Life is short, break the rules. Forgive quickly, kiss slowly. Love truly, laugh uncontrollably and never regret anything that makes you smile. - Samuel Longhorne Clemens (Mark Twain)

Tuesday, January 3, 2012

Spraybooth and Paint

I like using my airbrush but I don't use it as often as I would like to. In the last month I have made a concerted effort to acquire more paint that won't need as much work to get it through the brush. To start I'm trying out the Vallejo Model Air paints. I have given up reading reviews on paint for the airbrush, it seems to either work for you or it doesn't. Since I have managed to get Vallejo Model color to flow through the airbrush I figured the Model Air should be a snap. Hopefully I can test that theory out in the next couple of weeks.
The Artograph spraybooth I ordered also arrived. I guess I should have read the description more carefully. Although the base is heavy steel construction the top and sides are actually cardboard. I guess in the long run it doesn't really matter what they are made of as long as air is getting pulled down through the filters. Again something that I hope to be able to try out in the next couple of weeks.
So much paint, so little time.


  1. Hey Kris, if you're interested, I've got some 26ga galvanized steel at the house, might even have enough to replace those cardboard sides.

    Lemme know.

    Ken Rehor

  2. Is there a verdict on the Vallejo Model Air? One of my biggest barriers for not currently having an airbrush is the (reported) needed tweaking to get paint to flow through. I'm a simple guy, I'd like to put some paint in, let it flow, clean up, and let dry.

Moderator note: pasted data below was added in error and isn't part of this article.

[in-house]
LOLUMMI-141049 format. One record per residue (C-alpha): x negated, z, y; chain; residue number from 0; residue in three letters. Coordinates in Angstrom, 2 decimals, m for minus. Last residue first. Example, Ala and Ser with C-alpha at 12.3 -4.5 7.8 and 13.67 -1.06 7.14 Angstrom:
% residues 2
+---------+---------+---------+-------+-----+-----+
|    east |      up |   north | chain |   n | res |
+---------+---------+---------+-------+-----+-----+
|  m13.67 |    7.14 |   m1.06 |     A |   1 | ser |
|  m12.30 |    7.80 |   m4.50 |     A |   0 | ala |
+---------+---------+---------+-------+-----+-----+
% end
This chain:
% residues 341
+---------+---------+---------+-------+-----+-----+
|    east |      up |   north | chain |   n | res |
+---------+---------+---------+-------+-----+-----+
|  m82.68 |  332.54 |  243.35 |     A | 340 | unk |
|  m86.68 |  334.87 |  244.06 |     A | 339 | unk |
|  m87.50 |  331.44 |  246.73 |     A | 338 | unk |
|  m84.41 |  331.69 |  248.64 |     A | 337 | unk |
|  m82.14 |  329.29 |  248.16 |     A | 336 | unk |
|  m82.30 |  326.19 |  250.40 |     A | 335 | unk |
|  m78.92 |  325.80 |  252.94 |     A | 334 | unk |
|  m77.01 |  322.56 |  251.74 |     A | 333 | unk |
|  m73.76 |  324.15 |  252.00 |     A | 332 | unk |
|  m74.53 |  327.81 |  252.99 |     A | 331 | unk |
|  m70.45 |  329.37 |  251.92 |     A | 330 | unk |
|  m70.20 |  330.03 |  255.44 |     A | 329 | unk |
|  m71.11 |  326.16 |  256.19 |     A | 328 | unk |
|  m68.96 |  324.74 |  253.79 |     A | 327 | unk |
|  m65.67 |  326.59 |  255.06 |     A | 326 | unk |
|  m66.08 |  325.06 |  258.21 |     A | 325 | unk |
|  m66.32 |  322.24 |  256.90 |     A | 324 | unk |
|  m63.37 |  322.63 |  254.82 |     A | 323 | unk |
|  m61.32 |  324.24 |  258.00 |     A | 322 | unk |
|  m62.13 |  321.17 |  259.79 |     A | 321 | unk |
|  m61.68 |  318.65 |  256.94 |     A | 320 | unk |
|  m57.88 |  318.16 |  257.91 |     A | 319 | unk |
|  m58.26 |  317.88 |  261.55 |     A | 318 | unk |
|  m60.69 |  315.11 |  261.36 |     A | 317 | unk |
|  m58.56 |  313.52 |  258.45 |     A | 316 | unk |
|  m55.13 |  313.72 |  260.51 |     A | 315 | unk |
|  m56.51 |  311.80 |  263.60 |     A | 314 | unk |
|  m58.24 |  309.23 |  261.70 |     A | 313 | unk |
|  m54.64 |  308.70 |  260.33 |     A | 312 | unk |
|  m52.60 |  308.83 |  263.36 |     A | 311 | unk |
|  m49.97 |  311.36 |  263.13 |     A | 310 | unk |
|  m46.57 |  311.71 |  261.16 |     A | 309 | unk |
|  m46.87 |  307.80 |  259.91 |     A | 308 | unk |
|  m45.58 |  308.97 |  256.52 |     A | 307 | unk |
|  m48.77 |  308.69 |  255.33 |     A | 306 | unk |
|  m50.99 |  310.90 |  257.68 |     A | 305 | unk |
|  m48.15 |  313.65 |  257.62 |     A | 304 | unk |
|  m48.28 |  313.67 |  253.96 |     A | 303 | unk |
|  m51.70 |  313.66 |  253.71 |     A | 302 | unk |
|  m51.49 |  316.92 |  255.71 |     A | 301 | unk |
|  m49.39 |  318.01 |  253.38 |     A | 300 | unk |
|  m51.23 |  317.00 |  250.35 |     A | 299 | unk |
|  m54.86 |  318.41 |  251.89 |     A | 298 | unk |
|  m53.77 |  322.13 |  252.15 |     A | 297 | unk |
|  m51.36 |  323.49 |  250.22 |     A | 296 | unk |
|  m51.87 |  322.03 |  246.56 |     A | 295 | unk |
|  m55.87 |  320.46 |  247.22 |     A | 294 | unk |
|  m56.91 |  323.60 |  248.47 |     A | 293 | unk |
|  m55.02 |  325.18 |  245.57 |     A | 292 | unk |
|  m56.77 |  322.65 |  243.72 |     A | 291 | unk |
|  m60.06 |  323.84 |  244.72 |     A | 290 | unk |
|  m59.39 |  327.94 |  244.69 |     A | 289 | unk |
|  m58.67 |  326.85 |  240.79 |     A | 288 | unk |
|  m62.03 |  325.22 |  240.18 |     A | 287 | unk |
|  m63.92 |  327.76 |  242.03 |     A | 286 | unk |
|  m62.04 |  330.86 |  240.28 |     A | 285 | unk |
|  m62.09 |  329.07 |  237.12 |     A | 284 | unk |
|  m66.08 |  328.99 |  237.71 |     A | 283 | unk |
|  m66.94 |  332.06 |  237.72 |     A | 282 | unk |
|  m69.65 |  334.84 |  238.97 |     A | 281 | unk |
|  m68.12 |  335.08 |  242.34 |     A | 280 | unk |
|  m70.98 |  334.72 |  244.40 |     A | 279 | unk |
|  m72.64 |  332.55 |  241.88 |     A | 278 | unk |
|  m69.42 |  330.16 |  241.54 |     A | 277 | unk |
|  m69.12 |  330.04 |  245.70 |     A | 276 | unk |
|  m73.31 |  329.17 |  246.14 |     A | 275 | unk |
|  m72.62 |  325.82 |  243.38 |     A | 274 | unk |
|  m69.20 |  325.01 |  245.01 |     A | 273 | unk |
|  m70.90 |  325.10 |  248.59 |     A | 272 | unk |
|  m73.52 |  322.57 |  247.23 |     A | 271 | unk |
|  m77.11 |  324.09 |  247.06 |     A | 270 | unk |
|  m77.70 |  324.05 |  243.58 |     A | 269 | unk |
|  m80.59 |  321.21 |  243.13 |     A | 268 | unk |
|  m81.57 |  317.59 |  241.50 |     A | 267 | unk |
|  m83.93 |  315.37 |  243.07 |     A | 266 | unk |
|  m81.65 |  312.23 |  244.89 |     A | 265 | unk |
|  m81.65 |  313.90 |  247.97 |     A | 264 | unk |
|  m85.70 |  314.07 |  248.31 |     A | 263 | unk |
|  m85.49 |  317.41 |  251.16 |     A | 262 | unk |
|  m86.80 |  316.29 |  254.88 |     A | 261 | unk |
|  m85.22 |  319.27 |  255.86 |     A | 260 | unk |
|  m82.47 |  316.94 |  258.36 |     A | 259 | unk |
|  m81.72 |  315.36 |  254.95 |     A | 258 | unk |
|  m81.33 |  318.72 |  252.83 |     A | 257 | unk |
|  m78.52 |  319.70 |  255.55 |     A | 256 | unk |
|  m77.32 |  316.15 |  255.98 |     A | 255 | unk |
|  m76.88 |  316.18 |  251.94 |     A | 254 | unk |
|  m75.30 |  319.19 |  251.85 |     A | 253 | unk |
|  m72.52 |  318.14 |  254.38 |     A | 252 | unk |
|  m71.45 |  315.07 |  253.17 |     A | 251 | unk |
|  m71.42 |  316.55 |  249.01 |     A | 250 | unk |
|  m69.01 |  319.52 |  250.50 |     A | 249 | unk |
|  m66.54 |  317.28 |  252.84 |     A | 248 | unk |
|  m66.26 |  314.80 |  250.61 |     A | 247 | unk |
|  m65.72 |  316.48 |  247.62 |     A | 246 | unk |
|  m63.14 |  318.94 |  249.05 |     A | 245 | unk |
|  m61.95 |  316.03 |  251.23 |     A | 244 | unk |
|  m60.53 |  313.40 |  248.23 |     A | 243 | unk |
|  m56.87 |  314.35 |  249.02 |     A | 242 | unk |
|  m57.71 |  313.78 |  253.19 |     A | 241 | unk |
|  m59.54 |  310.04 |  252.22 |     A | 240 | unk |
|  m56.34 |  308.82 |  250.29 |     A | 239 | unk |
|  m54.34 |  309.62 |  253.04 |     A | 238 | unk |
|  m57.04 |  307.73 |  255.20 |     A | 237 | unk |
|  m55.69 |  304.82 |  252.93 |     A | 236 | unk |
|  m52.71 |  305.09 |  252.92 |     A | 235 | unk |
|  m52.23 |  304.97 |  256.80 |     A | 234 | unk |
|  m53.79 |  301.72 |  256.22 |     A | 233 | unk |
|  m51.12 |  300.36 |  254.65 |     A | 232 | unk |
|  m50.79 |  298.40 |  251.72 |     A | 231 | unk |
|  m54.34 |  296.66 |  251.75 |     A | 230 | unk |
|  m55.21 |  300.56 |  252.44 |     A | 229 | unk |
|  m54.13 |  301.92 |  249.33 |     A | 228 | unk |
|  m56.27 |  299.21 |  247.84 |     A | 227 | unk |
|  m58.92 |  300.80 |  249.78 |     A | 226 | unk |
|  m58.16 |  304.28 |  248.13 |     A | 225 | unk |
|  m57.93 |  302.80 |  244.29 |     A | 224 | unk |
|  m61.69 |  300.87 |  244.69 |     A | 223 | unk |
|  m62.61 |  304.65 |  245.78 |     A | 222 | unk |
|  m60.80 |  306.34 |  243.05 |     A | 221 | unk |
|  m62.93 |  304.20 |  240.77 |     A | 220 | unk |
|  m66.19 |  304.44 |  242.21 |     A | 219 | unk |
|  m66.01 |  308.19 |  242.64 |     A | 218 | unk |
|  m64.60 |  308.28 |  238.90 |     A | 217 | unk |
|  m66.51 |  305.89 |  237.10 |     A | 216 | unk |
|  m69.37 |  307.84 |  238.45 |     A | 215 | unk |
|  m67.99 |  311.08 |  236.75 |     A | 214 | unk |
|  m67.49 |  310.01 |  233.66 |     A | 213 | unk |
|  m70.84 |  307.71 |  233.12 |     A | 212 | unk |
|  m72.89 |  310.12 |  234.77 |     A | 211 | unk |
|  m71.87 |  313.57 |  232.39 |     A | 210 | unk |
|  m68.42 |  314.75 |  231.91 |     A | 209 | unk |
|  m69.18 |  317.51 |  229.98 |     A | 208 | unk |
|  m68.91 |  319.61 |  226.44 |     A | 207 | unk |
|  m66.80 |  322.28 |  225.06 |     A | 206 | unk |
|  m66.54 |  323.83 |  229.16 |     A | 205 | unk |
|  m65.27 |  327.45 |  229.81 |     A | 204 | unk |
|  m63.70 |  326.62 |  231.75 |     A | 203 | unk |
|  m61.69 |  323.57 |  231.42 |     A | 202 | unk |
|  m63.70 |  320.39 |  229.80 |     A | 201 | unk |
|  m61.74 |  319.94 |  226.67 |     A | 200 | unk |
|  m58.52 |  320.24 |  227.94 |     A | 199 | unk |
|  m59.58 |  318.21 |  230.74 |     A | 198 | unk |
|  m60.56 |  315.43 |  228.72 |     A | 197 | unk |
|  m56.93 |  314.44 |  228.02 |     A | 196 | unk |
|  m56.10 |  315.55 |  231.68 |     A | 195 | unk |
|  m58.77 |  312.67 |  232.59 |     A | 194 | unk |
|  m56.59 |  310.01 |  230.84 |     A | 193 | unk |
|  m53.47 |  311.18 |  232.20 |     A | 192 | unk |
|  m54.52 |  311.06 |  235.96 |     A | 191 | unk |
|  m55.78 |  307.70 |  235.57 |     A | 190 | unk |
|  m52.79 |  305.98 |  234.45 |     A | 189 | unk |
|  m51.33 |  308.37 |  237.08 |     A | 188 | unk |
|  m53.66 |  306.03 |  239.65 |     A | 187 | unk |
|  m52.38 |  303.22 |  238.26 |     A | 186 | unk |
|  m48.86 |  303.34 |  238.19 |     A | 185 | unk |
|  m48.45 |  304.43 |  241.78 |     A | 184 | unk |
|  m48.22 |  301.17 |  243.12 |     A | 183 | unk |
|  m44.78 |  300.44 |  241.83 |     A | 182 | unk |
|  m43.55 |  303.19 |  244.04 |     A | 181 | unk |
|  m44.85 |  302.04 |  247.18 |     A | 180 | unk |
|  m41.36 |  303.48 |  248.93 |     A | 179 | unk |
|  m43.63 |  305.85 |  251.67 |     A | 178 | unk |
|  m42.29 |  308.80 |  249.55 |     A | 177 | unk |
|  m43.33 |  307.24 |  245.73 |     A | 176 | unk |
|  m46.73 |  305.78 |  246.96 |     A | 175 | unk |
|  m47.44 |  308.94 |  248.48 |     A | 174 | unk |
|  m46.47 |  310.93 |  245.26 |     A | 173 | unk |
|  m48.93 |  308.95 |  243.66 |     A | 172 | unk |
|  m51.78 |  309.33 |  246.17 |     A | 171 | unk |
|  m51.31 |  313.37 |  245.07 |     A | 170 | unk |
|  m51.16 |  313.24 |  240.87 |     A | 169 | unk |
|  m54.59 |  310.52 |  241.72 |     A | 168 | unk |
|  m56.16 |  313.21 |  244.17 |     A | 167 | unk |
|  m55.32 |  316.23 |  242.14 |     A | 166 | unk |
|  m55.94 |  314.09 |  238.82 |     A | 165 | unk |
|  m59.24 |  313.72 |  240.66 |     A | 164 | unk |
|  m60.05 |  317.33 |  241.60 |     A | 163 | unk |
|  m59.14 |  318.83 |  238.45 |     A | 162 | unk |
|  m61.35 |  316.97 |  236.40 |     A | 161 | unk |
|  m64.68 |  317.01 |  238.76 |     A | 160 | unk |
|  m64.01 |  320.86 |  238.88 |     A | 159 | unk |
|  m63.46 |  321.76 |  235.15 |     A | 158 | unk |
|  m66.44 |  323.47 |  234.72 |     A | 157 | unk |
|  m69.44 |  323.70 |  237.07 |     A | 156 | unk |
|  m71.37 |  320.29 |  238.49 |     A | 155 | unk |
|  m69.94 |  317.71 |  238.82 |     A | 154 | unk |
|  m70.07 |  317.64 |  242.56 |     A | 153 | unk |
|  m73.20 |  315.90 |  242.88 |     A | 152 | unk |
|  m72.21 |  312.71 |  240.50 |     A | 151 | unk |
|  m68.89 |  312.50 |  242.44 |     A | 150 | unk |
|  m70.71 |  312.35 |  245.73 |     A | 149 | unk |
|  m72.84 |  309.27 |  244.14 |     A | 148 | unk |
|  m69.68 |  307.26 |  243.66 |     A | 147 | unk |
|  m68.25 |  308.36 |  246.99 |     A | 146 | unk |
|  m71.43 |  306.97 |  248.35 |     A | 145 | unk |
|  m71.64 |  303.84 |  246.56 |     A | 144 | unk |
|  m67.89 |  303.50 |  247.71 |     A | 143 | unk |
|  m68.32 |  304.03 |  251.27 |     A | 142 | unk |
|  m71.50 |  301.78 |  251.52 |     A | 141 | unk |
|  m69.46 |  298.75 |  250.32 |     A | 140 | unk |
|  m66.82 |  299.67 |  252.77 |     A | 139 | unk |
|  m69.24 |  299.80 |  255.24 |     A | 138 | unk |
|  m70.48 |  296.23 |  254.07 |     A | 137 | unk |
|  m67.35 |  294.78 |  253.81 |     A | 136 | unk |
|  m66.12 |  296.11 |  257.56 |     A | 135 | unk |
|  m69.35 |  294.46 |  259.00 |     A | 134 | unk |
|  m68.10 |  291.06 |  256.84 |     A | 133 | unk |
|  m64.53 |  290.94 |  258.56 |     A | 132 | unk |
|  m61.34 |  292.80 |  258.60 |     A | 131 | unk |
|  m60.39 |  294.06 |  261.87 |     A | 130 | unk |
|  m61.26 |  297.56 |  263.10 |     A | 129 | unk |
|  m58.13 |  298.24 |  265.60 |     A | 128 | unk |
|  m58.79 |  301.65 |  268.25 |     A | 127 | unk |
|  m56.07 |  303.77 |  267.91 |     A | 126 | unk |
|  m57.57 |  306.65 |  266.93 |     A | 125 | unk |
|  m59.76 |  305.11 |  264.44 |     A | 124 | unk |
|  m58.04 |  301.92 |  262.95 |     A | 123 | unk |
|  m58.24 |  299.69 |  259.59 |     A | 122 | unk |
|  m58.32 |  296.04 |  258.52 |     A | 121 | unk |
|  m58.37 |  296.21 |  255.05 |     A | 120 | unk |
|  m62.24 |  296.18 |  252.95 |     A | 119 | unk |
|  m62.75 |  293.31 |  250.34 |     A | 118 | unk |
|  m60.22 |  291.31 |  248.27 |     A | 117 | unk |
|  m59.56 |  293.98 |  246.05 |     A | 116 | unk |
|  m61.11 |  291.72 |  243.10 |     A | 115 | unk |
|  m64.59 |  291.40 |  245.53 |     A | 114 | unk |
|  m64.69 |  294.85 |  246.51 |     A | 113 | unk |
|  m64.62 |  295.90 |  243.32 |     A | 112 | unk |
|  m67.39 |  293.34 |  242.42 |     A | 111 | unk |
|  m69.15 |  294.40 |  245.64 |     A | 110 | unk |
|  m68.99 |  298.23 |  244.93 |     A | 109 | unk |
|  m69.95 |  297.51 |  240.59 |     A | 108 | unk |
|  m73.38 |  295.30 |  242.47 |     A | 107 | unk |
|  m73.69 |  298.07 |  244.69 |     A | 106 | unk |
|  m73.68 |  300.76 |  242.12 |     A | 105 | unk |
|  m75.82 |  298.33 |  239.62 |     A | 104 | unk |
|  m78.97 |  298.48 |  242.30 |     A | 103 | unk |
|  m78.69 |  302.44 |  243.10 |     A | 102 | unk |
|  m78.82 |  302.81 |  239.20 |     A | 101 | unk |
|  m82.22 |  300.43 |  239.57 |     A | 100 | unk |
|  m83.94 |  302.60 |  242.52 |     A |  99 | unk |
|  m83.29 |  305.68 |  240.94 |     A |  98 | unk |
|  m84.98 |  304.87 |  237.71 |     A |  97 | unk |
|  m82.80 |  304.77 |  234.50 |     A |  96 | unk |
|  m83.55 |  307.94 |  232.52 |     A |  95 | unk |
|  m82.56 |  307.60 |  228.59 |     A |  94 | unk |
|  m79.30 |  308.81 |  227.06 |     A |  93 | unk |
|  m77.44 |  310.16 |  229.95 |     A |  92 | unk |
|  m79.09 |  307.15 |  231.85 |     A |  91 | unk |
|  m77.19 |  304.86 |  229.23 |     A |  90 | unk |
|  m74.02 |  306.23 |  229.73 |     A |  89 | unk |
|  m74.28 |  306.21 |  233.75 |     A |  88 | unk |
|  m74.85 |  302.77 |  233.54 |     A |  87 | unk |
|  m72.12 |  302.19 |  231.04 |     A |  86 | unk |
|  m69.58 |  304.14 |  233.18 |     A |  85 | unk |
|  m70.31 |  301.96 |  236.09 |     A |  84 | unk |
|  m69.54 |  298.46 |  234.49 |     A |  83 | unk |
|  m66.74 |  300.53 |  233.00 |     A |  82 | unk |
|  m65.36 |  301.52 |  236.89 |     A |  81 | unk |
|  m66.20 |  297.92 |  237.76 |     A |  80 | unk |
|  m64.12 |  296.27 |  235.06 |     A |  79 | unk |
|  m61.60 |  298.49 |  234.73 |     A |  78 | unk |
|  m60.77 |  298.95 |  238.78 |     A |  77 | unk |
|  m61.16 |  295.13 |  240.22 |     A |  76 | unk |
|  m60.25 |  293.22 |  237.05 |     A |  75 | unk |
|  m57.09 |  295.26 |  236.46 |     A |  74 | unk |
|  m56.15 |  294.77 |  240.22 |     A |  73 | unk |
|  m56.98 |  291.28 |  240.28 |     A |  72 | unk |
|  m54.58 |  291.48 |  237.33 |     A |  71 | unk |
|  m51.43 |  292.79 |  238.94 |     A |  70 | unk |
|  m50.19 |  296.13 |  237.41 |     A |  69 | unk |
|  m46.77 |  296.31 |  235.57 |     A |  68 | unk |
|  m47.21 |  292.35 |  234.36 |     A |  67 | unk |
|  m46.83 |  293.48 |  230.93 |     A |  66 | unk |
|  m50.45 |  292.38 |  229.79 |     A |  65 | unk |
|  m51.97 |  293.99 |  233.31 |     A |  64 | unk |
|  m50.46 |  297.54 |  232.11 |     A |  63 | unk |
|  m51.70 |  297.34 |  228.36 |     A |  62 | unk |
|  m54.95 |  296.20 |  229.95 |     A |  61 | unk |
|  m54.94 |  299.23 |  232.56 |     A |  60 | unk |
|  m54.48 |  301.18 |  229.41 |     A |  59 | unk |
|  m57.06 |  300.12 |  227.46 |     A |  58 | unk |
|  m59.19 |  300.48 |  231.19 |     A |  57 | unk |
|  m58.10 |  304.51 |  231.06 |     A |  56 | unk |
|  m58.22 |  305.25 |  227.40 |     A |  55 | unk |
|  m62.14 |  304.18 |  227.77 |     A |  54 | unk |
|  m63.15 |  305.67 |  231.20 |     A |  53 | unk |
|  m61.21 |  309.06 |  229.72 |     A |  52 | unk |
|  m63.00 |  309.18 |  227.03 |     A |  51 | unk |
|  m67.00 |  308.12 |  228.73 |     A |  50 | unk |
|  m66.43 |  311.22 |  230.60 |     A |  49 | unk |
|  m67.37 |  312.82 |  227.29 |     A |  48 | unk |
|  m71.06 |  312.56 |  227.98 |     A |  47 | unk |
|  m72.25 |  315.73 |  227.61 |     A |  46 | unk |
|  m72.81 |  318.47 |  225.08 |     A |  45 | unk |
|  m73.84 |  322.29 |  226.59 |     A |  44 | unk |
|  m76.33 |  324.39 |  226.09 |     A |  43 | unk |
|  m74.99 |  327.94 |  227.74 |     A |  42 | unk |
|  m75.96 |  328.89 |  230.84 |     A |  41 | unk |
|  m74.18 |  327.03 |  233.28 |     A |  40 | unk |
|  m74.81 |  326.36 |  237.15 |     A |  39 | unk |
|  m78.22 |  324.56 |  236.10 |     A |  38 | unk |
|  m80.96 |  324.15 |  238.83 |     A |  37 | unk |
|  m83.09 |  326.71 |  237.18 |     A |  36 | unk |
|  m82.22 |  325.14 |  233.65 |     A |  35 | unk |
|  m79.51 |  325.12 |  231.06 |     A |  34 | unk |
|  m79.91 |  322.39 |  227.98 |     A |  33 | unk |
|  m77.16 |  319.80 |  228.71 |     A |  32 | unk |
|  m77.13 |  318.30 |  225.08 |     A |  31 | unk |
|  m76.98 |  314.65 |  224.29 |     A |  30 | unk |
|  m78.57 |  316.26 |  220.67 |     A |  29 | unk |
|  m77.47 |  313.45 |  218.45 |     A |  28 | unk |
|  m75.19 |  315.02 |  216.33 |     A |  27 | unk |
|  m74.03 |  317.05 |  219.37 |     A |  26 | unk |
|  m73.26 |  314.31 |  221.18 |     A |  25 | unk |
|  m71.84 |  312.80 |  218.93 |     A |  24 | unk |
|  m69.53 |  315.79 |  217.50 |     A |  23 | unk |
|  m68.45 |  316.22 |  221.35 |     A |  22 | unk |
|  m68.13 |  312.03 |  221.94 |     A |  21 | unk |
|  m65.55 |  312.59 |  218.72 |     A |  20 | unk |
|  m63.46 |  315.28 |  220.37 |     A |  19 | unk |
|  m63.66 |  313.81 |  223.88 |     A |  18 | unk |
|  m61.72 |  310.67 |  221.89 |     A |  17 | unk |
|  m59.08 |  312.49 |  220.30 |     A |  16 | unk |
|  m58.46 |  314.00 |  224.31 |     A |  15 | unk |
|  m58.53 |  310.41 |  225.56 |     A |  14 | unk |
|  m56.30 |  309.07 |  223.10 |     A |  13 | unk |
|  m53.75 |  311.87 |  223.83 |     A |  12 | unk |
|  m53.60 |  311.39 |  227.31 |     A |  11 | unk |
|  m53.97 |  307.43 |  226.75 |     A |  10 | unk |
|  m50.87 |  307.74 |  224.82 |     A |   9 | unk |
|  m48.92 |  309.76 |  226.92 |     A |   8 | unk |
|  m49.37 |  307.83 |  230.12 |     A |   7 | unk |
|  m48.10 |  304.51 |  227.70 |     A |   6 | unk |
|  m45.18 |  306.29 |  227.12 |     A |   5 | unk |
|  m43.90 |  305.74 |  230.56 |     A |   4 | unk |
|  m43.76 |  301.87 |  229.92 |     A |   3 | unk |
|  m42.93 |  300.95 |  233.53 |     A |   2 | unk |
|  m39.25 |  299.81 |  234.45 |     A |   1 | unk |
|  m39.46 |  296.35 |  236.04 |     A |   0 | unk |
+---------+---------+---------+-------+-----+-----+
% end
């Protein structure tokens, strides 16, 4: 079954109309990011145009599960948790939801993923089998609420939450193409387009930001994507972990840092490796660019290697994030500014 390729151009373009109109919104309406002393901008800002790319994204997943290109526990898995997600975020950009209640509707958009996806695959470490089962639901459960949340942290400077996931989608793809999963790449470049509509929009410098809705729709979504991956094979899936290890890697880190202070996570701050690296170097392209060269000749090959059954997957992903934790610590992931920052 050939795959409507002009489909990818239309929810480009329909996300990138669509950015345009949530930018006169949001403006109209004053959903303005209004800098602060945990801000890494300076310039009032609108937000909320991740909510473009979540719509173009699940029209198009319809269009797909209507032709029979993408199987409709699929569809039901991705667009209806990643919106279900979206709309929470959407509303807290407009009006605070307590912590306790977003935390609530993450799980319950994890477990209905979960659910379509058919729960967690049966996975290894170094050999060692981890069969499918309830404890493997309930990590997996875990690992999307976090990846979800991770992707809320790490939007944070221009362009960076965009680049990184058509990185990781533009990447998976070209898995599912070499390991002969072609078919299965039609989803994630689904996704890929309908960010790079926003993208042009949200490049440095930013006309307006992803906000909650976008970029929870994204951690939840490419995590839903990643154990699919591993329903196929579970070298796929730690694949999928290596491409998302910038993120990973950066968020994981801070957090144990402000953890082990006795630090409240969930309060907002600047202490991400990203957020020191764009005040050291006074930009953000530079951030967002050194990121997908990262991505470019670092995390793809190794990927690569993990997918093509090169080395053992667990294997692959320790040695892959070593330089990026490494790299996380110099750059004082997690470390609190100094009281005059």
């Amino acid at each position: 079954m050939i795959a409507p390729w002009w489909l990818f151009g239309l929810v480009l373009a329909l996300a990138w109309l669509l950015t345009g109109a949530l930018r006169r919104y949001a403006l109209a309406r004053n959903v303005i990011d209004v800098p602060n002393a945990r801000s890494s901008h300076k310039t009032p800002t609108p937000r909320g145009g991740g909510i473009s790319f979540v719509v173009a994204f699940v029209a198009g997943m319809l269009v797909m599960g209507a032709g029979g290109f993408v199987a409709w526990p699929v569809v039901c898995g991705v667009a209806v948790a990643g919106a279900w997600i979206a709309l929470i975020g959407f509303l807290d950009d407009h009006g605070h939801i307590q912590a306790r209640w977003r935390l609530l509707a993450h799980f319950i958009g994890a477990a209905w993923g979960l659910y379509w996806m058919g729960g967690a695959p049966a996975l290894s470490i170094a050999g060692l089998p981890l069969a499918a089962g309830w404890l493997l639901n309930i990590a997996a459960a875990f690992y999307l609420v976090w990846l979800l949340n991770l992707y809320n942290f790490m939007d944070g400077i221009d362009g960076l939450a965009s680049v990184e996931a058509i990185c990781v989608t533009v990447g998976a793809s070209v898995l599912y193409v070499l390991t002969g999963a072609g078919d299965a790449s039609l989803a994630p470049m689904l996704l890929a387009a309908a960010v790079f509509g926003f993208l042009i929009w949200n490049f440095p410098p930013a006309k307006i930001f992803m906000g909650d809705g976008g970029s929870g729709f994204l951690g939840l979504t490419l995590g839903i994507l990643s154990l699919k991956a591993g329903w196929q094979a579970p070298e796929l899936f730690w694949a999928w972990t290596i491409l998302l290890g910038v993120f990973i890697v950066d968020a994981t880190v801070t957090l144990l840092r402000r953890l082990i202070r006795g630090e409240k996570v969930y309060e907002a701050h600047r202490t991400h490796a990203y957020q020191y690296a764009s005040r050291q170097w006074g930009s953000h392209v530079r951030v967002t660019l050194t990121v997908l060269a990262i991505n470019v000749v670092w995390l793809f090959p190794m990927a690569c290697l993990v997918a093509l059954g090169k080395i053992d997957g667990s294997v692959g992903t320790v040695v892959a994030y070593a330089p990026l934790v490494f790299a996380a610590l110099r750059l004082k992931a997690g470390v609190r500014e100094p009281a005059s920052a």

3. Well, I like the Vallejo Model Air quite a bit. I thin all my colors down at least a little bit even those designed to flow through airbrushes. I personally haven't had any problems with the model air but then I have only shot the primer grey, and a few other colors through it. I have shot regular Vallejo Model Color as well as craft paints through my airbrush, mixing it about 50/50 with windex and adjusting from there. I now prefer to use actual airbrush thinner as that seems to give less problems in the long run. Tweaking the paint to get it to flow through the airbrush is just part of the process. The quality of the airbrush has as much to do with it as anything else. Quality tools help smooth out the process a lot. A quality (Iwata or Harder & Steenbeck) airbrush and good compressor (do not even bother with the little cans of compressed air, that will frustrate you more than anything else) are almost more important than the paint. But, I do like the Model Air and for me it hasn't required a lot of tweaking.